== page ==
A hearing to determine the constitutionality of Texas' death penalty was stayed yesterday by the Texas Court of Criminal Appeals. The hearing, which began on Monday in Houston as a pre-trial proceeding in the case Texas v. Green, sought to determine whether or not a high probability of wrongful conviction meant that capital punishment violated the Eighth Amendment's prohibition of cruel and unusual punishment.
The case concerns John Edward Green, a Houston man charged with fatally shooting a woman in a 2008 robbery. Because Texas is seeking the death penalty, Mr. Green's attorneys have challenged the constitutionality of the punishment, and Judge Fine has provided the hearing as an opportunity for both sides to plea their case.
Prosecutors have declined the invitation to defend capital punishment, deciding instead to "stand mute." The Harris County District Attorney's office has repeatedly objected to the hearing, arguing that it concerns law which is settled and thus irrelevant to the Green case. They have also challenged Judge Fine's impartiality, and have claimed that the hearing is premature, as the question of sentencing will be relevant only if Mr. Green is convicted. Mr. Green's attorneys have responded to these claims by arguing that the high likelihood of wrongful conviction, combined with the impact of Texas death penalty laws which set an unreasonably high barrier for appeals, make taking the death penalty off the table before trial begins an imperative. The Court of Appeal's stay is meant to provide each side with the opportunity to file briefs arguing whether or not the hearing should occur.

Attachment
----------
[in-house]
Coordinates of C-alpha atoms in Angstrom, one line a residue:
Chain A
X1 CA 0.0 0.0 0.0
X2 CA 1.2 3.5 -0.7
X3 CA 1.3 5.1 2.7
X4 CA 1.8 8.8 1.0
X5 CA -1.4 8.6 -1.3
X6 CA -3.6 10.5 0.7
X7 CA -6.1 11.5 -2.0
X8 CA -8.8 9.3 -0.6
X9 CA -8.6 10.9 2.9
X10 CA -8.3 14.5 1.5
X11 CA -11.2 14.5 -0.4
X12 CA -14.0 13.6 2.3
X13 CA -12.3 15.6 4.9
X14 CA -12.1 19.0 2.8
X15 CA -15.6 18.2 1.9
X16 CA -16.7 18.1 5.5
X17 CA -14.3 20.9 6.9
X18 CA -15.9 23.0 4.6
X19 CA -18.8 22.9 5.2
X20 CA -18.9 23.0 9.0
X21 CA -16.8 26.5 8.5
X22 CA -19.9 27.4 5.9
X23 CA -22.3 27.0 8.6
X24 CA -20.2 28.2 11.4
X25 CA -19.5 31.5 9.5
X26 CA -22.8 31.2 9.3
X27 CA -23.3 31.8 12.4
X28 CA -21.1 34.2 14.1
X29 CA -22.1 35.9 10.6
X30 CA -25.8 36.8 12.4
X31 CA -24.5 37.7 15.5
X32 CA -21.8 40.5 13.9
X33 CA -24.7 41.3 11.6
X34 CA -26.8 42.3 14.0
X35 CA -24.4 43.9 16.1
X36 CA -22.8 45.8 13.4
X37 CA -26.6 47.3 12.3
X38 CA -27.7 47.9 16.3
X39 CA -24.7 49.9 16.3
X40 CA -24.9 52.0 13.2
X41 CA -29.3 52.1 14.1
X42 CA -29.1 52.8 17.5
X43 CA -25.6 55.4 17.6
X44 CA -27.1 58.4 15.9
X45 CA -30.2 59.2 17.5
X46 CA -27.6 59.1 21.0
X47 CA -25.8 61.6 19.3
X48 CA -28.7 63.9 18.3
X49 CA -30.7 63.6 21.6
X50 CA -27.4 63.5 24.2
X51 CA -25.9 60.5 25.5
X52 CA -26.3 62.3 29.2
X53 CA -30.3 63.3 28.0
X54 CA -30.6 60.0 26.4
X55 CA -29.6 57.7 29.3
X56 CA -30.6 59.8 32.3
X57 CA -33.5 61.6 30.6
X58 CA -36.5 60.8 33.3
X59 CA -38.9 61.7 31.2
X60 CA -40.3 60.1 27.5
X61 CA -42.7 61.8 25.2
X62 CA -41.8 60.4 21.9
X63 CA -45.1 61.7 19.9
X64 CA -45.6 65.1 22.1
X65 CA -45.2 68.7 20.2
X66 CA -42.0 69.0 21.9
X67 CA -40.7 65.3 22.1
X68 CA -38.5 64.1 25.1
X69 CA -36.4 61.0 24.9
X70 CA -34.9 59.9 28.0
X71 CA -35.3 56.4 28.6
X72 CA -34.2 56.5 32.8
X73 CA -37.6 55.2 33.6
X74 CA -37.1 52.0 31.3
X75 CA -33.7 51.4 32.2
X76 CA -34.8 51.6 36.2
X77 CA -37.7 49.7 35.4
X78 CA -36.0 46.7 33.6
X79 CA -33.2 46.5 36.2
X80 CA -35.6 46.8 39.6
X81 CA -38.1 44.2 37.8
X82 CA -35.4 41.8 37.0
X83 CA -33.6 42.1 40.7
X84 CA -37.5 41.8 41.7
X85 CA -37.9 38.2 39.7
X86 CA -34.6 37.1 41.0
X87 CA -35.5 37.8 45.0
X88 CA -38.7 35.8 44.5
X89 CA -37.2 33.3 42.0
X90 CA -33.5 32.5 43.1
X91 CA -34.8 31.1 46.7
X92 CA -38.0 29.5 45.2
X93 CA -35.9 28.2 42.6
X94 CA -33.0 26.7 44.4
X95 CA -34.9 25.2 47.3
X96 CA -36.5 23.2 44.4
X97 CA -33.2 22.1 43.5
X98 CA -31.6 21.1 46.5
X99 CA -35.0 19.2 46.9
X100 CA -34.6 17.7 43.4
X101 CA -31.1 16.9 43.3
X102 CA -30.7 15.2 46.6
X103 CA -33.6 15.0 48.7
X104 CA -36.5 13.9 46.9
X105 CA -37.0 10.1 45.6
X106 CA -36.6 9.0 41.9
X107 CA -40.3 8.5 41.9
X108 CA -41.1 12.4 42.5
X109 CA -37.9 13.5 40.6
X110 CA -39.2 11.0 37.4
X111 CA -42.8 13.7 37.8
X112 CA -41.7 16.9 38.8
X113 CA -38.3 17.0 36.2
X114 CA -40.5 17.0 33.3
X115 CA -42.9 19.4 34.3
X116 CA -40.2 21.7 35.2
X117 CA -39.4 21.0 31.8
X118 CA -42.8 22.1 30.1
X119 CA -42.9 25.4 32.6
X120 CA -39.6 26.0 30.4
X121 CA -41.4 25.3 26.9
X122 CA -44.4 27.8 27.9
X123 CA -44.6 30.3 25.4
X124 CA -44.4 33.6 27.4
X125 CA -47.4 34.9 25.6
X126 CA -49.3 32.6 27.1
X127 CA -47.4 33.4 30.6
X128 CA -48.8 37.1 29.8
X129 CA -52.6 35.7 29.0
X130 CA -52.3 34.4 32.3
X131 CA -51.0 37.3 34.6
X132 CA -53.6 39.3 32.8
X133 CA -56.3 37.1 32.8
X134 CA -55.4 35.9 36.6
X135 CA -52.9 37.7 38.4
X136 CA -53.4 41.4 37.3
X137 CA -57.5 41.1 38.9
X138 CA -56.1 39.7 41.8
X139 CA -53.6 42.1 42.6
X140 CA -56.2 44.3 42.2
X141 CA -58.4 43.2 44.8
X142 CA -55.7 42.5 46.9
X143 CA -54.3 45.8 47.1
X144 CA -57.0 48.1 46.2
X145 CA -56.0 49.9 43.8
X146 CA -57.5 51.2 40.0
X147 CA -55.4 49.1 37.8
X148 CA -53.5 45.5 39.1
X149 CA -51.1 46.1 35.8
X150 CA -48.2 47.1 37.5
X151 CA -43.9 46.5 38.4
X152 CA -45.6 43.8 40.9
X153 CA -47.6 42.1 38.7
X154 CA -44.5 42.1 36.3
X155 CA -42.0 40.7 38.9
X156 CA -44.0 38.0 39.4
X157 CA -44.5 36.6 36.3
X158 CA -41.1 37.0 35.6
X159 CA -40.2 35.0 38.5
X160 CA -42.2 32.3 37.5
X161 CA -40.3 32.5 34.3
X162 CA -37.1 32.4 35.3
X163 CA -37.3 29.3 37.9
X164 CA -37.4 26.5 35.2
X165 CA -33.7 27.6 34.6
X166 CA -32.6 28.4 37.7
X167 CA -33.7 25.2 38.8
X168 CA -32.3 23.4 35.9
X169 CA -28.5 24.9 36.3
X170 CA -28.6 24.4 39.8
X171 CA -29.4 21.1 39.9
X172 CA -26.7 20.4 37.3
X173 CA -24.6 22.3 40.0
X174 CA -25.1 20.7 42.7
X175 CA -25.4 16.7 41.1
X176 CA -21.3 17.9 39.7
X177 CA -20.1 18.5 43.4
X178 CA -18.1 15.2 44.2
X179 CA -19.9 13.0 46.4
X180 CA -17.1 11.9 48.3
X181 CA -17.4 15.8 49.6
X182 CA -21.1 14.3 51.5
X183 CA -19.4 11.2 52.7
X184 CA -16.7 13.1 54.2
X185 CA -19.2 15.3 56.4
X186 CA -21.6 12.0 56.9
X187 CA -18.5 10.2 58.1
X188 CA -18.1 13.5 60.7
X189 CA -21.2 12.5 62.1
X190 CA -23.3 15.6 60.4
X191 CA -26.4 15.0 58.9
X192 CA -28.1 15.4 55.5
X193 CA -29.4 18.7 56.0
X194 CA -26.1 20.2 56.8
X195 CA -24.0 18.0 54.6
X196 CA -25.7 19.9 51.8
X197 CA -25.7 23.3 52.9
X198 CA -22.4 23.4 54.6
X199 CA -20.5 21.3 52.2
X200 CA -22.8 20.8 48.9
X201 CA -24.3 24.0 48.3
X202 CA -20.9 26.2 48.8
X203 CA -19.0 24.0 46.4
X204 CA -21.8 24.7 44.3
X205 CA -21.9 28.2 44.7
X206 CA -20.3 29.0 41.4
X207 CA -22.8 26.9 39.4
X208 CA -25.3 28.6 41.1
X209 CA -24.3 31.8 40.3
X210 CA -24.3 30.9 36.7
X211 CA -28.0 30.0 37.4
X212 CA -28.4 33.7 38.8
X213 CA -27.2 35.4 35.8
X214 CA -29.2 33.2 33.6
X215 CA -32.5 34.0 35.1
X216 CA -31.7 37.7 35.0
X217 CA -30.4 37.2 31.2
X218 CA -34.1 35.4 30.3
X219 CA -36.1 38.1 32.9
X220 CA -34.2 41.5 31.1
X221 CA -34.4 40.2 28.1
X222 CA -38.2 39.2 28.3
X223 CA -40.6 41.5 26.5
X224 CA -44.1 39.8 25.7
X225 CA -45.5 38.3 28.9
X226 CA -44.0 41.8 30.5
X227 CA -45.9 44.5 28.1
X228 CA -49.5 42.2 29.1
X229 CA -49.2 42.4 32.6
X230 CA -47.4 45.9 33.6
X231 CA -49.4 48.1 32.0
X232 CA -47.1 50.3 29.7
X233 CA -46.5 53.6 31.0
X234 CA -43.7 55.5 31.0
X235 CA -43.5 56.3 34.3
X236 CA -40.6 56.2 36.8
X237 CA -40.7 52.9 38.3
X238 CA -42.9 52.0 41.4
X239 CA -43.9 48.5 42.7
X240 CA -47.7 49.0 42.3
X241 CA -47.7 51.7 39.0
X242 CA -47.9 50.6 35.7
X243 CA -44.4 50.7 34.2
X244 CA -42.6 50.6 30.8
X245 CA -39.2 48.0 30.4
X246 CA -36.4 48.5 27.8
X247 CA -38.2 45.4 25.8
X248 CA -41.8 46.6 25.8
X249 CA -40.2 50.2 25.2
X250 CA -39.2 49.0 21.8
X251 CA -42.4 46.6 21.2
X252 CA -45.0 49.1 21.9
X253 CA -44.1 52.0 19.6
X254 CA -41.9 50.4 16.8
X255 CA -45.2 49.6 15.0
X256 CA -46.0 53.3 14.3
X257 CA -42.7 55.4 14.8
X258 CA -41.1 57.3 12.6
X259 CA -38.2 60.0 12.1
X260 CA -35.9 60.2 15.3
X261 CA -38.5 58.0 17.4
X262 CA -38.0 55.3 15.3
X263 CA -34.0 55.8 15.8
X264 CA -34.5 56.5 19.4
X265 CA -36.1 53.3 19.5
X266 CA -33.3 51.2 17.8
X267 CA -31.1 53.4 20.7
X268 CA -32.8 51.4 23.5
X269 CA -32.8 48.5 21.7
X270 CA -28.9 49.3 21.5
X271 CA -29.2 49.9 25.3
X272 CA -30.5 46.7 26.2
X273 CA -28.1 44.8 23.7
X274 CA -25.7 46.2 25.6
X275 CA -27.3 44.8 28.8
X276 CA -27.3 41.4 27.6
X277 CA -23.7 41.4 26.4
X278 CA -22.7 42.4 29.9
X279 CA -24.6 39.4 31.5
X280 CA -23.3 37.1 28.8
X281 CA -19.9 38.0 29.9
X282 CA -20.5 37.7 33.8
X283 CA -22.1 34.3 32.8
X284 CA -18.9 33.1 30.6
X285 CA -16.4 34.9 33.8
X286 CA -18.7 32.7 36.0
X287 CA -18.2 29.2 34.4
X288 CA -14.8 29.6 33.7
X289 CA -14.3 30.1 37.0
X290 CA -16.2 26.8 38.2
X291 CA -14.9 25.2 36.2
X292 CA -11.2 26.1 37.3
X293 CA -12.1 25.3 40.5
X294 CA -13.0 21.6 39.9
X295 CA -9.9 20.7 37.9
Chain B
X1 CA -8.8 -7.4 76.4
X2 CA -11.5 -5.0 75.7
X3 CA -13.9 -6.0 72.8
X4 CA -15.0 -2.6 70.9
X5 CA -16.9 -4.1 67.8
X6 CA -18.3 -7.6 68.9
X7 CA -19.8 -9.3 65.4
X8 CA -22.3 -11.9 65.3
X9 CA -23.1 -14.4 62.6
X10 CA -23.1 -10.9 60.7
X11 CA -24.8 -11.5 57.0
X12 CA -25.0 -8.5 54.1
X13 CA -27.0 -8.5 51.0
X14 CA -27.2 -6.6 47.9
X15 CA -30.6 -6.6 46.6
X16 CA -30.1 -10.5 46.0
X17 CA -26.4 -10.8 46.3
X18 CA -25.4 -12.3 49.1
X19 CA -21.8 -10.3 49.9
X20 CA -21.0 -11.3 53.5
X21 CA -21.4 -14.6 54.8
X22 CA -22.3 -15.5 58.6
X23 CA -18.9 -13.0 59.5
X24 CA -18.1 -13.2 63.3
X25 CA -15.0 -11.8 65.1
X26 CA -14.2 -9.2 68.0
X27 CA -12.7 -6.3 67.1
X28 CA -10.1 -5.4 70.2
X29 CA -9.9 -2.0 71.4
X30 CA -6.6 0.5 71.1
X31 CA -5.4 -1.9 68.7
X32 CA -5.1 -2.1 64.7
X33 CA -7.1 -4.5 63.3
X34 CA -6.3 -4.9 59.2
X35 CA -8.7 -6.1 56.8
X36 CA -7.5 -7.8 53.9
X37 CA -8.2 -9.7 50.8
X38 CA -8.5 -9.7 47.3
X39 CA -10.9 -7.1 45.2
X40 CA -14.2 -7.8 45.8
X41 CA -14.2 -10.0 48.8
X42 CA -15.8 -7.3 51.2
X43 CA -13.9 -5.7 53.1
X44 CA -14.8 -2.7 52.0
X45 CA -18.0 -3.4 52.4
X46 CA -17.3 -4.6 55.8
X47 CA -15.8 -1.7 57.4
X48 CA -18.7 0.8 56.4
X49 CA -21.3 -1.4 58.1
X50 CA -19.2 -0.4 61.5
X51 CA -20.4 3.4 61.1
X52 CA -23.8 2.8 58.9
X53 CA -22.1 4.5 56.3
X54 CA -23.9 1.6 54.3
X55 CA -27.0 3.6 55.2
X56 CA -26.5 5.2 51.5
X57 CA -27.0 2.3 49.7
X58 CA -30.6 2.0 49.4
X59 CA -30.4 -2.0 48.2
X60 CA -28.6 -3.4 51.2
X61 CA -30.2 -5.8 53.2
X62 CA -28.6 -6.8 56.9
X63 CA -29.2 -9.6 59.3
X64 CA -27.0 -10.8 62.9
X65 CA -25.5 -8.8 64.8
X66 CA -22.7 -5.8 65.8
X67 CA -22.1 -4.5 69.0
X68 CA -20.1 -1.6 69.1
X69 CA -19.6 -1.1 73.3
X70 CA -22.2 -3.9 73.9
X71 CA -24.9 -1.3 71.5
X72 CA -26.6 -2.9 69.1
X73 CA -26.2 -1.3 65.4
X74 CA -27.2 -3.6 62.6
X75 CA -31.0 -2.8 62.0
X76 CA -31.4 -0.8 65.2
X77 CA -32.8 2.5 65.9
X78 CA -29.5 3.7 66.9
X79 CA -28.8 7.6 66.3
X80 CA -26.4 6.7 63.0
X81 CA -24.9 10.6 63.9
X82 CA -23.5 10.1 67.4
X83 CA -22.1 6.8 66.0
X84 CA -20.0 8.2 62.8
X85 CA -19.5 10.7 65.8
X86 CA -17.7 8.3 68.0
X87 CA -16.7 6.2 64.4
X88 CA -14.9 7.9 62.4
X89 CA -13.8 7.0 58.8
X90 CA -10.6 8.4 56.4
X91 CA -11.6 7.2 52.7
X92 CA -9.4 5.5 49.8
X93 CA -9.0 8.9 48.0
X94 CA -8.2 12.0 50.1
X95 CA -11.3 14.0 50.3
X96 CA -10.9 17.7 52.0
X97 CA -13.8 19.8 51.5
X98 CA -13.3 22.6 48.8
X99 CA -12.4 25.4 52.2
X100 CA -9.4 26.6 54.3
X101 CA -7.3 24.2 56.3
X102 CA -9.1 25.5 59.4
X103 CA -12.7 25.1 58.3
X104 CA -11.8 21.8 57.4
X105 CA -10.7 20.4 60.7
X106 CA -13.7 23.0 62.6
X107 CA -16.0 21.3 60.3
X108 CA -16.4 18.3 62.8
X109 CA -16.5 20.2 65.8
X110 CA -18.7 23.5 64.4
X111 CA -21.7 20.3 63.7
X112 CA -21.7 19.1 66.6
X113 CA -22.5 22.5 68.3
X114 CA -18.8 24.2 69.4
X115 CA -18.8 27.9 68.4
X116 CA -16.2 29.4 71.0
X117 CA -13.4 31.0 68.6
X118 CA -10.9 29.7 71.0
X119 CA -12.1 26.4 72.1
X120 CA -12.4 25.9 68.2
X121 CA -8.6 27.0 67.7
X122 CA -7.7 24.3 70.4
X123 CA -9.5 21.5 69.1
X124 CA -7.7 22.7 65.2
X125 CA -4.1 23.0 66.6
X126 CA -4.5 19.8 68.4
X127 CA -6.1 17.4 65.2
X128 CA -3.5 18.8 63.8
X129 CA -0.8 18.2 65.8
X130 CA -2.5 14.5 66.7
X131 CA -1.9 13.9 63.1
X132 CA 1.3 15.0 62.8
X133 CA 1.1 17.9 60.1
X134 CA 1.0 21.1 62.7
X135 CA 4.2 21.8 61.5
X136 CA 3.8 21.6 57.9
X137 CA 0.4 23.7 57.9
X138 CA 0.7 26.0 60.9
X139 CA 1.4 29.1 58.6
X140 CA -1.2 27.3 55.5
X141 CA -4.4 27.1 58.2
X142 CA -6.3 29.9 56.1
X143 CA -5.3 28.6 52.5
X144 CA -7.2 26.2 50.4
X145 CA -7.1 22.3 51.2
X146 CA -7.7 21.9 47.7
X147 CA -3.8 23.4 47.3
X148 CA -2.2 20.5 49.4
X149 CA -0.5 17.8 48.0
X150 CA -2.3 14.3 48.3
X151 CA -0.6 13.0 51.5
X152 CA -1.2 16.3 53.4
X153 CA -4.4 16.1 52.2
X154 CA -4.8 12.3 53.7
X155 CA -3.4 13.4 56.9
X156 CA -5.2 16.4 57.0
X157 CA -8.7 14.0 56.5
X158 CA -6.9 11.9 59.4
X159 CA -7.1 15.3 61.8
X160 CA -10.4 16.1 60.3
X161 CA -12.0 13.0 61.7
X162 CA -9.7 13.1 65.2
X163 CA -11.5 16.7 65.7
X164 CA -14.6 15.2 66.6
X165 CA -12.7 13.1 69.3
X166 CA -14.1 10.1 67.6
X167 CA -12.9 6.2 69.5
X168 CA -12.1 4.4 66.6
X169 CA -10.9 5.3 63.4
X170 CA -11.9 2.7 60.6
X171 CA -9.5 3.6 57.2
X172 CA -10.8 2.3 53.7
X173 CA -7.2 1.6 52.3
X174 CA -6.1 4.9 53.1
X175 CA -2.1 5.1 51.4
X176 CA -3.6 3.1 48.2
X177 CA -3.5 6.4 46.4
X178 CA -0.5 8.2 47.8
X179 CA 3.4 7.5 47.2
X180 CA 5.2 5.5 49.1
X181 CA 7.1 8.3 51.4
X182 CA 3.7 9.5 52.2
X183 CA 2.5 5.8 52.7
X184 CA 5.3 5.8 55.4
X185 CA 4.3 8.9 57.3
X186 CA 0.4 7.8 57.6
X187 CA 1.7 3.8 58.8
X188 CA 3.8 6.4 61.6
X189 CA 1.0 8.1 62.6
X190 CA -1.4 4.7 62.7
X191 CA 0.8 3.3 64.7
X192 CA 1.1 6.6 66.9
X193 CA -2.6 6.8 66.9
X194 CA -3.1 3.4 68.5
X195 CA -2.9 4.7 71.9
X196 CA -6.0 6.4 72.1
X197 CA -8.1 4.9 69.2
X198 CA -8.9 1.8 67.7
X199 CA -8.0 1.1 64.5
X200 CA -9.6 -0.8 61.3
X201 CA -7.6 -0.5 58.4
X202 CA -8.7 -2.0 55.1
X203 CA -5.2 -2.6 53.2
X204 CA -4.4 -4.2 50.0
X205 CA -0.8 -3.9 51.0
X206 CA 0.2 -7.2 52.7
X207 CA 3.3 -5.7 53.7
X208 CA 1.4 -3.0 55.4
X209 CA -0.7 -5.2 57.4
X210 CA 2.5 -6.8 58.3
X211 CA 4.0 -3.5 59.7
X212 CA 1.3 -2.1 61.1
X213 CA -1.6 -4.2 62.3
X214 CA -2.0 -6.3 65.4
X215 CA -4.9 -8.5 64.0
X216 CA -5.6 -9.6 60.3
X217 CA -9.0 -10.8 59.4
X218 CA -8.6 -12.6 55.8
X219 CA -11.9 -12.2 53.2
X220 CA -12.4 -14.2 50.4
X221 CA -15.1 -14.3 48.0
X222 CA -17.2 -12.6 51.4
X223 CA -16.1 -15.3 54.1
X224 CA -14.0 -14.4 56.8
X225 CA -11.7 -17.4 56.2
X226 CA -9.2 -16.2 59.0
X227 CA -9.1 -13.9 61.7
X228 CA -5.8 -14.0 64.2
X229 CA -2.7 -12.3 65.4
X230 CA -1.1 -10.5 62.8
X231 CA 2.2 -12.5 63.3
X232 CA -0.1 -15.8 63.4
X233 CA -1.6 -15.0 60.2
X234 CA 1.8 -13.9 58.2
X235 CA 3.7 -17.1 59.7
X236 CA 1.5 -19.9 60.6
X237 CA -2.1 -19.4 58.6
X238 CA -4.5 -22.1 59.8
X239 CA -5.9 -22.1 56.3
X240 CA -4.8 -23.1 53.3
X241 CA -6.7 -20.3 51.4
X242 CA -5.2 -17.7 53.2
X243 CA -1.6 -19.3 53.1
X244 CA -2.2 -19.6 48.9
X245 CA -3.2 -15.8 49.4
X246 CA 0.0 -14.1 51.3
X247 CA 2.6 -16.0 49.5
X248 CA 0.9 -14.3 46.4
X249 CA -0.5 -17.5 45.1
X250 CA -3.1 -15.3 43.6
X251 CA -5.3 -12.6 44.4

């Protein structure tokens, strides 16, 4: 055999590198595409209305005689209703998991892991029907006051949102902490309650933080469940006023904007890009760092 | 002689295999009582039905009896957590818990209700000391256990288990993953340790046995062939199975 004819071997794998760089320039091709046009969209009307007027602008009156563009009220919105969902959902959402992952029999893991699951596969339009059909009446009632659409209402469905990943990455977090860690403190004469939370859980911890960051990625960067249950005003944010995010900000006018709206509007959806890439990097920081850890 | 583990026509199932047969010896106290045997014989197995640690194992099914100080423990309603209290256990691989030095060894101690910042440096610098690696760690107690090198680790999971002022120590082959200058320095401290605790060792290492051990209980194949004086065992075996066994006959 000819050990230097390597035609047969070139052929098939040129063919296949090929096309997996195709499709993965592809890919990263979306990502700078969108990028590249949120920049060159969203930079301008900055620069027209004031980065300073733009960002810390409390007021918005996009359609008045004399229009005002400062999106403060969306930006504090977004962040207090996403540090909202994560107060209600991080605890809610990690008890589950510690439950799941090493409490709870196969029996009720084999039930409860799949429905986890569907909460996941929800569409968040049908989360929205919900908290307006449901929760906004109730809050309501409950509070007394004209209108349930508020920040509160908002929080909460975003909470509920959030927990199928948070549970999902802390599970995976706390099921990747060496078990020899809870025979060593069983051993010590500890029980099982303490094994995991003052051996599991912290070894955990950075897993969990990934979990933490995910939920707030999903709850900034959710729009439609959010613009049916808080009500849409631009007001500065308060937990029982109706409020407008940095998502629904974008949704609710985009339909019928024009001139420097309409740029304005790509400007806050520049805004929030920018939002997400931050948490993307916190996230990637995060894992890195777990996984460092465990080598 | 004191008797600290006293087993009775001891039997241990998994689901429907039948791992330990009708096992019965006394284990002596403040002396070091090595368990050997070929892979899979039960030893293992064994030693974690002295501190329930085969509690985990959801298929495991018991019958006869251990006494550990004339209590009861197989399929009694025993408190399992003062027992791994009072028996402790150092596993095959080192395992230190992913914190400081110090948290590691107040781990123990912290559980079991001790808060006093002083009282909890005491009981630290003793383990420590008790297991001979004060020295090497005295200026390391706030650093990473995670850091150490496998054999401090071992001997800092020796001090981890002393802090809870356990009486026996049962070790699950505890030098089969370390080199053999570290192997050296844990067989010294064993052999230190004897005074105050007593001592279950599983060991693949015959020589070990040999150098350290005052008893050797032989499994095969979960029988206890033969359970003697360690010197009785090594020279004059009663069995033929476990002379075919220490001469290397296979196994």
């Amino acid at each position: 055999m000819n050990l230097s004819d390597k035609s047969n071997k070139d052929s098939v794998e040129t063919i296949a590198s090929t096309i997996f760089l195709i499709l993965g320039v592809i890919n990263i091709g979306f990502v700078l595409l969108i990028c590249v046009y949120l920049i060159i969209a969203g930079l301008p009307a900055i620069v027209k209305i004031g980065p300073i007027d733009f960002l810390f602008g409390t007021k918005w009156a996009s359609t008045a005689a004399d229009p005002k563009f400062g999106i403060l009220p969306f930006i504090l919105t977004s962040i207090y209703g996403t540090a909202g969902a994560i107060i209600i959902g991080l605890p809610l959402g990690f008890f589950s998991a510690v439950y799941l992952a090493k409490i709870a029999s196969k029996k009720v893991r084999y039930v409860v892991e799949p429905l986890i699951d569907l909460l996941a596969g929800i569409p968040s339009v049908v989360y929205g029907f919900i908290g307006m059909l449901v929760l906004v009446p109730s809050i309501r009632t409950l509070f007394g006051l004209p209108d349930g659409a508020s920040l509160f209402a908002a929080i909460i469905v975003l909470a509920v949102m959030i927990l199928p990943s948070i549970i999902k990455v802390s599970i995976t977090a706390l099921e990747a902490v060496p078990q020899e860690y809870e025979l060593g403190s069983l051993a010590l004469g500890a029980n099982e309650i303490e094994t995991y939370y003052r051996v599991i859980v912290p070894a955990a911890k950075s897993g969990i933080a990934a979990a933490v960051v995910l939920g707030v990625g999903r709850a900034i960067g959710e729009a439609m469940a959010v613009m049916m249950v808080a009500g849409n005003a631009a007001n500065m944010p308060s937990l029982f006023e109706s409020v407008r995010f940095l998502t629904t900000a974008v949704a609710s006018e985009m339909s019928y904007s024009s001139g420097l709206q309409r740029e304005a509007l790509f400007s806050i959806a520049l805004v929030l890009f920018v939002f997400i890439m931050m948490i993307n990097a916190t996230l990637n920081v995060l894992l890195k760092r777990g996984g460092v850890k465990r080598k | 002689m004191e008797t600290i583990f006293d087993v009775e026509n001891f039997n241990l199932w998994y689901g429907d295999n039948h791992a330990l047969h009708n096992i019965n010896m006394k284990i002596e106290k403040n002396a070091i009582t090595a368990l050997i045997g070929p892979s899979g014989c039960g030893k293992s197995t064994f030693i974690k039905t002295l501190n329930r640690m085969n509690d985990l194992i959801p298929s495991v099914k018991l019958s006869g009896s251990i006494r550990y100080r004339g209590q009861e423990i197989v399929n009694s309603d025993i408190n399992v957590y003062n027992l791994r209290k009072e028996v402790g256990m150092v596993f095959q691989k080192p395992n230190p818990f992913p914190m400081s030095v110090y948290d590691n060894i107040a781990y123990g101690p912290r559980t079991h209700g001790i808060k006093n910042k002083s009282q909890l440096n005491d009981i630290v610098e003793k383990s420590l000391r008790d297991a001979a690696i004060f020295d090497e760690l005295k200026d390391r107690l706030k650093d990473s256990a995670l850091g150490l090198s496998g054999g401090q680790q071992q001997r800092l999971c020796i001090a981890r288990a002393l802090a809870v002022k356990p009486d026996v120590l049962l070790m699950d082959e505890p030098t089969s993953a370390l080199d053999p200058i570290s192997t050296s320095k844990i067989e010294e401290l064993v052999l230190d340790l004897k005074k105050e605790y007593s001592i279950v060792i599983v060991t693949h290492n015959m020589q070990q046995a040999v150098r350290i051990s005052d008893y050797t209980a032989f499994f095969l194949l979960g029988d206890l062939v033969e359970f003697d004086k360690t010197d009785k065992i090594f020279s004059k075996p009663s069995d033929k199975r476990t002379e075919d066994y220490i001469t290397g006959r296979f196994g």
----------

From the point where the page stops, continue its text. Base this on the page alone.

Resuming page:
The hearing itself represents a new and important turn in the death penalty debate, as it is the first time a Texas district court judge has heard arguments regarding capital punishment's constitutionality. The defense called on several prominent legal experts who spoke about the risk factors that lead to wrongful conviction, including flawed science and unreliable testimony.
Before the stay was issued, the hearing was meant to feature testimony regarding the cases of Cameron Todd Willingham and Claude Jones, two prisoners who were executed on the basis of evidence which has been undermined. The prosecution's unwillingness to use this hearing to defend the death penalty speaks to their fear that it will not stand up to careful scrutiny. Even if their legal objections are correct, the hearing still represents an opportunity for a much-needed public debate about the problem of wrongful conviction and the legitimacy of capital punishment. If it is true that the death penalty system does not wrongfully convict people, then its proponents should be able to offer evidence to support that claim. If, on the other hand, innocent people are at risk of being executed, this is a fact that cannot be buried. Instead, this problem must be faced full on and should prompt a complete overhaul of the system to eliminate the risk of the wrongful convictions, or better yet, an agreement to move beyond the death penalty in search of more effective alternatives.
Posted in Blog, Innocence
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